The Associated Press reports that a key advance in the study of depression, is a comprehensive scan of human DNA. Findings have turned up that DnA is apparently a hiding places of more than a dozen genes linked to the disorder.
“This is a jumping-off point” for further work to reveal the biological underpinnings of depression, which in turn can guide development of new drugs, said Ashley Winslow, an author of a paper on the work.
Experts said the result is important not only for its specific findings, but also for its demonstration that the study’s approach can help uncover clues to the biology of depression, which is largely a mystery.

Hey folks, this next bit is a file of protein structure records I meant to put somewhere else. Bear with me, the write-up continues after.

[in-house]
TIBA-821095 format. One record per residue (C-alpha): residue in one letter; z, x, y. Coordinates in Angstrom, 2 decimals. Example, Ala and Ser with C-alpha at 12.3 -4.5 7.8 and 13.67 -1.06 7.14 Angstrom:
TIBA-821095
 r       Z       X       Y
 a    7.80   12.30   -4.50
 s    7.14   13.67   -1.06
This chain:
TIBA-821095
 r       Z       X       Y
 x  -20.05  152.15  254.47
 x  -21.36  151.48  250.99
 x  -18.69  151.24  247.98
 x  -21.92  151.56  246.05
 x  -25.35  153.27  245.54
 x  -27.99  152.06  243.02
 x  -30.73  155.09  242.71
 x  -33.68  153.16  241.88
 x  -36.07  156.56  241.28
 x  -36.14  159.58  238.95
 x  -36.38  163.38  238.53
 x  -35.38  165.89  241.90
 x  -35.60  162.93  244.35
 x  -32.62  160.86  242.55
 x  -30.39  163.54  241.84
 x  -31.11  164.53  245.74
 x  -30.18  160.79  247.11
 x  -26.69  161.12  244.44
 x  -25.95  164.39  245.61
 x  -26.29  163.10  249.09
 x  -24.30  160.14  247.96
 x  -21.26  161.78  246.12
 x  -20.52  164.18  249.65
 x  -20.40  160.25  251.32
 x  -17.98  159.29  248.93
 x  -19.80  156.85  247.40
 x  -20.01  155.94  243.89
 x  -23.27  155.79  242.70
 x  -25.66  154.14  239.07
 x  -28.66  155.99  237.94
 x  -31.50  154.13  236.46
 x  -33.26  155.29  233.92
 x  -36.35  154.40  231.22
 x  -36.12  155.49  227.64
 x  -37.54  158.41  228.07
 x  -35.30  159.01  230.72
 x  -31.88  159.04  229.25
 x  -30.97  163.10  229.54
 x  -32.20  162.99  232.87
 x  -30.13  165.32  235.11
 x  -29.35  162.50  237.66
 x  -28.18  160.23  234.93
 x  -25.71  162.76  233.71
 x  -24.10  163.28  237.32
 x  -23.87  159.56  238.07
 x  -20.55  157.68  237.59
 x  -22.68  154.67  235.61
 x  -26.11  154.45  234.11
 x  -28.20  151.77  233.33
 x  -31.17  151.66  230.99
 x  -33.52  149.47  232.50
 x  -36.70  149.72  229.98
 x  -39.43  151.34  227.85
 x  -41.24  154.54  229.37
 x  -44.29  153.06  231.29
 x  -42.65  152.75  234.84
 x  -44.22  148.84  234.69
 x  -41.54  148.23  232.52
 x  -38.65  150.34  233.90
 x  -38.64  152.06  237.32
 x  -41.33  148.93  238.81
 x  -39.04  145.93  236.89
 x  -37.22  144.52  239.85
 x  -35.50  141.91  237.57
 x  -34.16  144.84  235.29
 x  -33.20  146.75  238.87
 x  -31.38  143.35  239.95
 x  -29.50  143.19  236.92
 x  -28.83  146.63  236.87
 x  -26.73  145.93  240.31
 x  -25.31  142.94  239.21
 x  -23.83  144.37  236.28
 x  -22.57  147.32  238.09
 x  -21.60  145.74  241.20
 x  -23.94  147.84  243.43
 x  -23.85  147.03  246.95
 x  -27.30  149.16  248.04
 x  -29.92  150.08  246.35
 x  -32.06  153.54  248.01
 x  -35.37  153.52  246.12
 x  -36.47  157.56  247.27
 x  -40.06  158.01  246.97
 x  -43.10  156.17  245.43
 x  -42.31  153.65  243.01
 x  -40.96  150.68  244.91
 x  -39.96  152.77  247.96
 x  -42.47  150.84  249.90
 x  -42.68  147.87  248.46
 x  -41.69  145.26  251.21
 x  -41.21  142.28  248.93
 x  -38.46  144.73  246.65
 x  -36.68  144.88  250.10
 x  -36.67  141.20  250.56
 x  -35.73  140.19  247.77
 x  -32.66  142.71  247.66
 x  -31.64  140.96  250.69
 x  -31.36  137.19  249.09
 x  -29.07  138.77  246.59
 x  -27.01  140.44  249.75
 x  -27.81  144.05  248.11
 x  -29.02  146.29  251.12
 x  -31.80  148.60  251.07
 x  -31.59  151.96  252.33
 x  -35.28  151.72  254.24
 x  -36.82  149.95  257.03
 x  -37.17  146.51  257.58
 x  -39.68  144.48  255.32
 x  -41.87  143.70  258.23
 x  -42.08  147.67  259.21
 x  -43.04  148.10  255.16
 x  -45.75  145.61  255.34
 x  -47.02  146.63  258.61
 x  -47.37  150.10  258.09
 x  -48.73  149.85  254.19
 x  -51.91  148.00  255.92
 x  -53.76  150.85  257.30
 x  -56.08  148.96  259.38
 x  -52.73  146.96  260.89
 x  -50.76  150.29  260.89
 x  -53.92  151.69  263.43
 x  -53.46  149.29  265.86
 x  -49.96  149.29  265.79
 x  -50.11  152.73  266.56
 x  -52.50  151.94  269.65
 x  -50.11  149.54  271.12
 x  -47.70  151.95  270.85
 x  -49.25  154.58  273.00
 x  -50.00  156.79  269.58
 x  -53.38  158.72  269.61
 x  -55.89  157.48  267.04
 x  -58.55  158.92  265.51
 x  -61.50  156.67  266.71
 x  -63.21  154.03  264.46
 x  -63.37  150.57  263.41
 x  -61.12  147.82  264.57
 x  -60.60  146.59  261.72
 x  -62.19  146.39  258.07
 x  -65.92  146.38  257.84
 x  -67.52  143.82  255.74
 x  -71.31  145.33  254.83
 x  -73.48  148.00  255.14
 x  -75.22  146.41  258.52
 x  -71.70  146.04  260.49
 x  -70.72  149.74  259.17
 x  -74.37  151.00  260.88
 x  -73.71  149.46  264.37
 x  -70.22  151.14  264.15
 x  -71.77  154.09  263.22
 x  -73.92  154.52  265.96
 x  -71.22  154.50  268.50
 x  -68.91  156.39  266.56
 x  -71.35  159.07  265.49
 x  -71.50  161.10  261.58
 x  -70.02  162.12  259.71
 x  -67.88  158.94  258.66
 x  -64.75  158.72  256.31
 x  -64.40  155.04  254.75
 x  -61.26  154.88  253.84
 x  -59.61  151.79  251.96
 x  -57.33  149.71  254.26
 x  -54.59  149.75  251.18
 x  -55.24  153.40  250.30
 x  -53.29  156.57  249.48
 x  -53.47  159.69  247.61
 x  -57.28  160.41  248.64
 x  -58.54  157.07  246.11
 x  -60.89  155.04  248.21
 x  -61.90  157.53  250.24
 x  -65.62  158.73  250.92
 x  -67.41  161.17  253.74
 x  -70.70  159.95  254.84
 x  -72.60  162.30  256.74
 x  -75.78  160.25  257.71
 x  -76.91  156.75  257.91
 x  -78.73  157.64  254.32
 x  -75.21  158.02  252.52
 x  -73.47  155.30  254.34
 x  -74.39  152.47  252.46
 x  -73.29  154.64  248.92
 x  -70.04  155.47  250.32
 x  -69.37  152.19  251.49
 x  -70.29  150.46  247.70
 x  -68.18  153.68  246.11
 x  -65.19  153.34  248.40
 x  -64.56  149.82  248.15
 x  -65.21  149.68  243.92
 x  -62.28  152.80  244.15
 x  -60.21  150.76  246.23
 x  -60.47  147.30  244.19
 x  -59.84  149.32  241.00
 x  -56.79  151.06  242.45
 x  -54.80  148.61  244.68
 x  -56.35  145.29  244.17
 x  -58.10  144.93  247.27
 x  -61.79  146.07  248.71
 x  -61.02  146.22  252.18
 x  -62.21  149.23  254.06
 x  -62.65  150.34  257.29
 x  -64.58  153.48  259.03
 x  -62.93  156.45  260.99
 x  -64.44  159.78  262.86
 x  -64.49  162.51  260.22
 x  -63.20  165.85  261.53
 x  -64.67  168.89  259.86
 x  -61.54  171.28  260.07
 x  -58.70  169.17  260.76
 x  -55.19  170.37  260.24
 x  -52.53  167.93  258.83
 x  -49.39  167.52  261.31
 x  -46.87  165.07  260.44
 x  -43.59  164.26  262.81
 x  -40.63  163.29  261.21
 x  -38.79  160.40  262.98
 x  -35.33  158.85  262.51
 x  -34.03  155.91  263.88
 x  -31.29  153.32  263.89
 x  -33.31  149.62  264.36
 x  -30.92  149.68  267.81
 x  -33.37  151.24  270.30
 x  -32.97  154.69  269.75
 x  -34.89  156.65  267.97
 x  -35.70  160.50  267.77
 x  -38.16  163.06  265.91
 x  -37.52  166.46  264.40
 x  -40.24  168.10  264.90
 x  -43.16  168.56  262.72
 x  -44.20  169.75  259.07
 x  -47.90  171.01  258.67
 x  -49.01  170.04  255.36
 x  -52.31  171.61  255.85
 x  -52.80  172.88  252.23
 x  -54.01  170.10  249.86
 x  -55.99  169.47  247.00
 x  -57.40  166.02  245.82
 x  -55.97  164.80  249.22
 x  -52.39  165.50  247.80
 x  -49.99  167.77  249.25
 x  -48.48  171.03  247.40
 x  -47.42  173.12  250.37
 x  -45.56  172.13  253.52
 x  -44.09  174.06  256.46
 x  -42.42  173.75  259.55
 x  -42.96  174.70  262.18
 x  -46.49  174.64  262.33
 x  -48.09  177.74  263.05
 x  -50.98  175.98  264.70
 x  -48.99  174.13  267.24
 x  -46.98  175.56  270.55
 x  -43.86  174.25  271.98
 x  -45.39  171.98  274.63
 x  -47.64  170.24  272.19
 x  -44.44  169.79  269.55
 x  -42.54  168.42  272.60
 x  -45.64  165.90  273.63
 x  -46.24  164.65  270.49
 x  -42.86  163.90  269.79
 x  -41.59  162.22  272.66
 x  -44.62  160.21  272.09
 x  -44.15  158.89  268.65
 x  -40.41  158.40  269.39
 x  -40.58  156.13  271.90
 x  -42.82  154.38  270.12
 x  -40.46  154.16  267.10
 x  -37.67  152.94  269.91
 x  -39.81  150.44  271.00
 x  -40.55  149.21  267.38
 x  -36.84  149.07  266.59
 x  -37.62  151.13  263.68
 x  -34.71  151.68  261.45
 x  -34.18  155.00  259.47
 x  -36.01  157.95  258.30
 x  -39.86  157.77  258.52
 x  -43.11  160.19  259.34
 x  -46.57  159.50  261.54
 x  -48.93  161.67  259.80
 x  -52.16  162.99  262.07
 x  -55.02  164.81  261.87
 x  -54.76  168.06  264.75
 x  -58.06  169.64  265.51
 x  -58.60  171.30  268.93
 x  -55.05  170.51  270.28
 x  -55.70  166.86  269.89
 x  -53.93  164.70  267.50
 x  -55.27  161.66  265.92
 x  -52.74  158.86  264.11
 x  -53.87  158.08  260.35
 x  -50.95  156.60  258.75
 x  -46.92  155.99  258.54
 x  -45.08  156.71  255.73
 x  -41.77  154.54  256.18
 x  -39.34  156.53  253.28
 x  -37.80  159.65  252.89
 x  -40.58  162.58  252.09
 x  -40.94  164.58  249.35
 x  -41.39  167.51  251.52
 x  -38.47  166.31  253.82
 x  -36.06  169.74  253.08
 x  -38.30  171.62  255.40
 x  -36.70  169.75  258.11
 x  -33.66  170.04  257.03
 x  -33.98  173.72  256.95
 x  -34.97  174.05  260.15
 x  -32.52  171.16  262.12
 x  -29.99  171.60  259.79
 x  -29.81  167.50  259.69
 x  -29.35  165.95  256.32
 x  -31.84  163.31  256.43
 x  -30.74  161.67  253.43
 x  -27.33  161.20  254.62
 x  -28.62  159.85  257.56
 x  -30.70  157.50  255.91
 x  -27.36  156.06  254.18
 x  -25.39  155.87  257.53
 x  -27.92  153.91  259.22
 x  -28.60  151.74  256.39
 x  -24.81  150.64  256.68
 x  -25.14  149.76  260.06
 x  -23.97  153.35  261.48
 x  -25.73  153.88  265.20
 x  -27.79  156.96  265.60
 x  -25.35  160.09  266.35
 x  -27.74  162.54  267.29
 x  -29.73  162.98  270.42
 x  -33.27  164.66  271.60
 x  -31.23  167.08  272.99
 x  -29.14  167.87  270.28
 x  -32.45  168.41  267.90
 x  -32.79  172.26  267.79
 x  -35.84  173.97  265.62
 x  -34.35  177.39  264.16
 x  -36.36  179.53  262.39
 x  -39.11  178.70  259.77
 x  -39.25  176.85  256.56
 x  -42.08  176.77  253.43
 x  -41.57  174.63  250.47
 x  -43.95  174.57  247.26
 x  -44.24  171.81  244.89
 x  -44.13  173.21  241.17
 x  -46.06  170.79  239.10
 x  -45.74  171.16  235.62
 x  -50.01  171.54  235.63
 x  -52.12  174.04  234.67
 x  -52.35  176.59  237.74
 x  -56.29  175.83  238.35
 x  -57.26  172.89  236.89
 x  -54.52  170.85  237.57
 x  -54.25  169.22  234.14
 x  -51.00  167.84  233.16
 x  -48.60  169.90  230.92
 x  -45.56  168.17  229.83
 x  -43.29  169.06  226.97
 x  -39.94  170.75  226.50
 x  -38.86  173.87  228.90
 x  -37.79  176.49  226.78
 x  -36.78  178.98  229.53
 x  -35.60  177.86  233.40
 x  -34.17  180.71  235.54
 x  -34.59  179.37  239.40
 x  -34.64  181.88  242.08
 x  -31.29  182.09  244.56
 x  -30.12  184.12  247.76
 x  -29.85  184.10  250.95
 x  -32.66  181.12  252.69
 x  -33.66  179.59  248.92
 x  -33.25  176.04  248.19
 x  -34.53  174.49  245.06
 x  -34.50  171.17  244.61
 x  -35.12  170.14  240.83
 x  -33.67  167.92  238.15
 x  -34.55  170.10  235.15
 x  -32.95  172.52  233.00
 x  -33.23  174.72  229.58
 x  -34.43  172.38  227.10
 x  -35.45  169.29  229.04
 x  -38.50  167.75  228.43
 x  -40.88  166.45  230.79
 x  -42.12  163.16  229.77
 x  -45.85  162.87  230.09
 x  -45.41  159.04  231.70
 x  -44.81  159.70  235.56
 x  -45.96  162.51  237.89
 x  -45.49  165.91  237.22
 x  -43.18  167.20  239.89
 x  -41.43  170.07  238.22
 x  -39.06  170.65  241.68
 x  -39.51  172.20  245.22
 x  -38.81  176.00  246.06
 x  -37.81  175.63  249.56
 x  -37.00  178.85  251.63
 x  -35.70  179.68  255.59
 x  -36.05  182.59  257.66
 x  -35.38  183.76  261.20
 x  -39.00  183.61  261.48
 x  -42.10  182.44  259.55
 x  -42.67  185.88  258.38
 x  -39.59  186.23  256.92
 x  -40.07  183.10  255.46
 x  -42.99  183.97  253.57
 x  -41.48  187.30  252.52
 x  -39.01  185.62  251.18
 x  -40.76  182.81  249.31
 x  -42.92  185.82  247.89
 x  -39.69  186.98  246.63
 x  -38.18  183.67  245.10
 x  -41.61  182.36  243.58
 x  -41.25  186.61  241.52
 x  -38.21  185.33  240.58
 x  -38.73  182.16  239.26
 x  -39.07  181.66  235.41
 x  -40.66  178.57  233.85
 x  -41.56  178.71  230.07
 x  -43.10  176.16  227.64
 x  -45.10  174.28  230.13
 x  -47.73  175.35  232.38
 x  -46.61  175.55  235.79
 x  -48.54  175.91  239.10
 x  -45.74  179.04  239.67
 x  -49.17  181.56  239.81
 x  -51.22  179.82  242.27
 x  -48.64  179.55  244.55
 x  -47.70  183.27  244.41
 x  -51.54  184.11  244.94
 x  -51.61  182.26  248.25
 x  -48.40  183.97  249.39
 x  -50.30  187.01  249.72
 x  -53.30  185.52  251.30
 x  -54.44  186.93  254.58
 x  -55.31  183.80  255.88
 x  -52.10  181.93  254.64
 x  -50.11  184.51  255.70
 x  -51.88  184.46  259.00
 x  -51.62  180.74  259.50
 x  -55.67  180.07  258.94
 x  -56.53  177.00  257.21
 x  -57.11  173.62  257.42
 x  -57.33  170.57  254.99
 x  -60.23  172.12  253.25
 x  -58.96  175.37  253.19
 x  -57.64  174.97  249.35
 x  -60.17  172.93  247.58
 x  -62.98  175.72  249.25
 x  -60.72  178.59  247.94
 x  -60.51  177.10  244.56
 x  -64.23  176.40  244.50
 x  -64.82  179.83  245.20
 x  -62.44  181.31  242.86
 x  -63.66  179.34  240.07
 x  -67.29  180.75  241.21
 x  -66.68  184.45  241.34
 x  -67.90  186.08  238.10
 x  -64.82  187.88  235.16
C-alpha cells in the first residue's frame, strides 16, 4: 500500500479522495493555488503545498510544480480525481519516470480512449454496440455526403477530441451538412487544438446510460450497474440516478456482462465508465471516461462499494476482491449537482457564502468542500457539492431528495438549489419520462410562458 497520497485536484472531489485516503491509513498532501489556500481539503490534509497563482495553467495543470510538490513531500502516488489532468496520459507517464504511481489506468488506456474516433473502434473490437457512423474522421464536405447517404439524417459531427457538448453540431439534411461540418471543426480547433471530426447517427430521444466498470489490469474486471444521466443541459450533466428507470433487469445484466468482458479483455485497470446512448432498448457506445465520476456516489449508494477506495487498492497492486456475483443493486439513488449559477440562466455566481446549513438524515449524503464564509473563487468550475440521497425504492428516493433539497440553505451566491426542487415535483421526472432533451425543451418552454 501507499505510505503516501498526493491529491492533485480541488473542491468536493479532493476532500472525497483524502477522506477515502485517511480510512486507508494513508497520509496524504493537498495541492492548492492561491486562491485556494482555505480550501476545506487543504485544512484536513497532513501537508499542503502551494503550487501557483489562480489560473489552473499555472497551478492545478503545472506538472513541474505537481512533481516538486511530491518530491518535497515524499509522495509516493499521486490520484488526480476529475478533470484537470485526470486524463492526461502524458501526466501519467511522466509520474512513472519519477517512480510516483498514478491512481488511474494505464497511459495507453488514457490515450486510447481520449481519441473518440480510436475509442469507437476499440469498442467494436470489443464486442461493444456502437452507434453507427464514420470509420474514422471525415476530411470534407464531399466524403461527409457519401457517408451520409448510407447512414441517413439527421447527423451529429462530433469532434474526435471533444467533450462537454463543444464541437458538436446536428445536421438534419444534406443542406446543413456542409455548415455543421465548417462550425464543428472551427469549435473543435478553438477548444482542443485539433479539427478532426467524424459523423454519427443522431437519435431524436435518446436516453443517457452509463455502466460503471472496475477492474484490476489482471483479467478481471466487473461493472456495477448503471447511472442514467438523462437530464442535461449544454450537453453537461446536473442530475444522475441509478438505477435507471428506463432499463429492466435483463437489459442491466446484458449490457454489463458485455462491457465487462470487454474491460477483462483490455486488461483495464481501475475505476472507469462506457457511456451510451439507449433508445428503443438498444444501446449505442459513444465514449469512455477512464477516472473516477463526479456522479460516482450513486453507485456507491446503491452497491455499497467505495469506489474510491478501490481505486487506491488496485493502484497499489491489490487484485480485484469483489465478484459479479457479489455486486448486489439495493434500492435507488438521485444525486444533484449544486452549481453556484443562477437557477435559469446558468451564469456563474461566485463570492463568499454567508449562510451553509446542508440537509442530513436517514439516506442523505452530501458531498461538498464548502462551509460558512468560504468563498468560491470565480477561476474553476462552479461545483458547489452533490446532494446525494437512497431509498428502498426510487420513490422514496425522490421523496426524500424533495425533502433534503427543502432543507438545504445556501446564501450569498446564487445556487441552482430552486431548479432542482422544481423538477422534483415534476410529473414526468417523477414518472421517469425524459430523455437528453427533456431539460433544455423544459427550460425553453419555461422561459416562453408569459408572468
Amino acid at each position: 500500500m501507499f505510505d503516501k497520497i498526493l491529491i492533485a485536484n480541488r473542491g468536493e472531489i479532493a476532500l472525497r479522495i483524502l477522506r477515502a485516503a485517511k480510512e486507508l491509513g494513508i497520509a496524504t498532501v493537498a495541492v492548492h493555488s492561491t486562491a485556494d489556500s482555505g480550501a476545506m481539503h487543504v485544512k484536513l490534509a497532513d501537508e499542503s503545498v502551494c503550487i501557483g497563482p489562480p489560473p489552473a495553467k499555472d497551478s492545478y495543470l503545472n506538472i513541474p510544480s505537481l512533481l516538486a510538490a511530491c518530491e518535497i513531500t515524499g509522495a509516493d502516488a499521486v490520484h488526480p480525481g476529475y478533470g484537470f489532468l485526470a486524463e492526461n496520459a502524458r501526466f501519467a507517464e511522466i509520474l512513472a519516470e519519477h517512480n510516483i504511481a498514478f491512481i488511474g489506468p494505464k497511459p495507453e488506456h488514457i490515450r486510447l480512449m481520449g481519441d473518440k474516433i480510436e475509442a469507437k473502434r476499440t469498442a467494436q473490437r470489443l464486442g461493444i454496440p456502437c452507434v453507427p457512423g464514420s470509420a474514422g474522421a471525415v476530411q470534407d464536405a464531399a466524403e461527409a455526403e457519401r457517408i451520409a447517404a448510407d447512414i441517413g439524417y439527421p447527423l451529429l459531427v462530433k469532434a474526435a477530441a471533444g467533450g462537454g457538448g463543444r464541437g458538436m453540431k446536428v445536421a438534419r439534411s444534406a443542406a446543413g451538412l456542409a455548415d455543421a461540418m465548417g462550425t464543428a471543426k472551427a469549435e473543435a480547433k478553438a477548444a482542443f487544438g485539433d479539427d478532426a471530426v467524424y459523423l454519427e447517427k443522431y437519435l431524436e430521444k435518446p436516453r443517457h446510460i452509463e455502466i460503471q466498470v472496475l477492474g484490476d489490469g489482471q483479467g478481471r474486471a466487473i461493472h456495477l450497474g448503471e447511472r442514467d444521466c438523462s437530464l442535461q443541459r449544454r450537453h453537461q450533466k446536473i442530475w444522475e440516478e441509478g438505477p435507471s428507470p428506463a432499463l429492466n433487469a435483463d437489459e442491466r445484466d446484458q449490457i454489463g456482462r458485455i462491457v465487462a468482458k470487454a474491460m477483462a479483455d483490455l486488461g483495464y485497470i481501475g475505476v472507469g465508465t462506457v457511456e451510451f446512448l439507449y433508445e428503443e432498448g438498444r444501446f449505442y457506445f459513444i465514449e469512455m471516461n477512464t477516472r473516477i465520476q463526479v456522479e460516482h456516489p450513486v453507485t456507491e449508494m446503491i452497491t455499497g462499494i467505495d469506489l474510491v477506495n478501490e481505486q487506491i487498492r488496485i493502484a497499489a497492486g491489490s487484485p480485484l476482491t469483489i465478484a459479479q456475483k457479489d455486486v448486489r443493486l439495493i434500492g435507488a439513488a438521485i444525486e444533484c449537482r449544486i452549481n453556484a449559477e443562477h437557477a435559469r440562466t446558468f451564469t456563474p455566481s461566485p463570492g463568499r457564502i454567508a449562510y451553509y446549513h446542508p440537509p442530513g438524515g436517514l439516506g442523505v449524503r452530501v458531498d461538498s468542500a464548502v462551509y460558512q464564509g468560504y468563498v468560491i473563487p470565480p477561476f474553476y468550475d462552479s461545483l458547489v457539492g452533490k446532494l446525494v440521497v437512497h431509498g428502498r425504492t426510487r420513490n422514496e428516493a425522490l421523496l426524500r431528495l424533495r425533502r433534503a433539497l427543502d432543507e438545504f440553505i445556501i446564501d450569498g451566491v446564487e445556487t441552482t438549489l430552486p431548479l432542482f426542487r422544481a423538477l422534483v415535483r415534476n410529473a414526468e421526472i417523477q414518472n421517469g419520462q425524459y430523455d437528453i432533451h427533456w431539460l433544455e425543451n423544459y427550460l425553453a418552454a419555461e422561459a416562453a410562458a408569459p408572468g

The work by Winslow and others identified 15 areas of the human DNA — the “genome” — that show signs of harboring genetic variations that affect risk of becoming depressed. That indicates where scientists can focus on identifying and studying the affected genes, which in turn could reveal what processes go awry to raise the risk of the disease.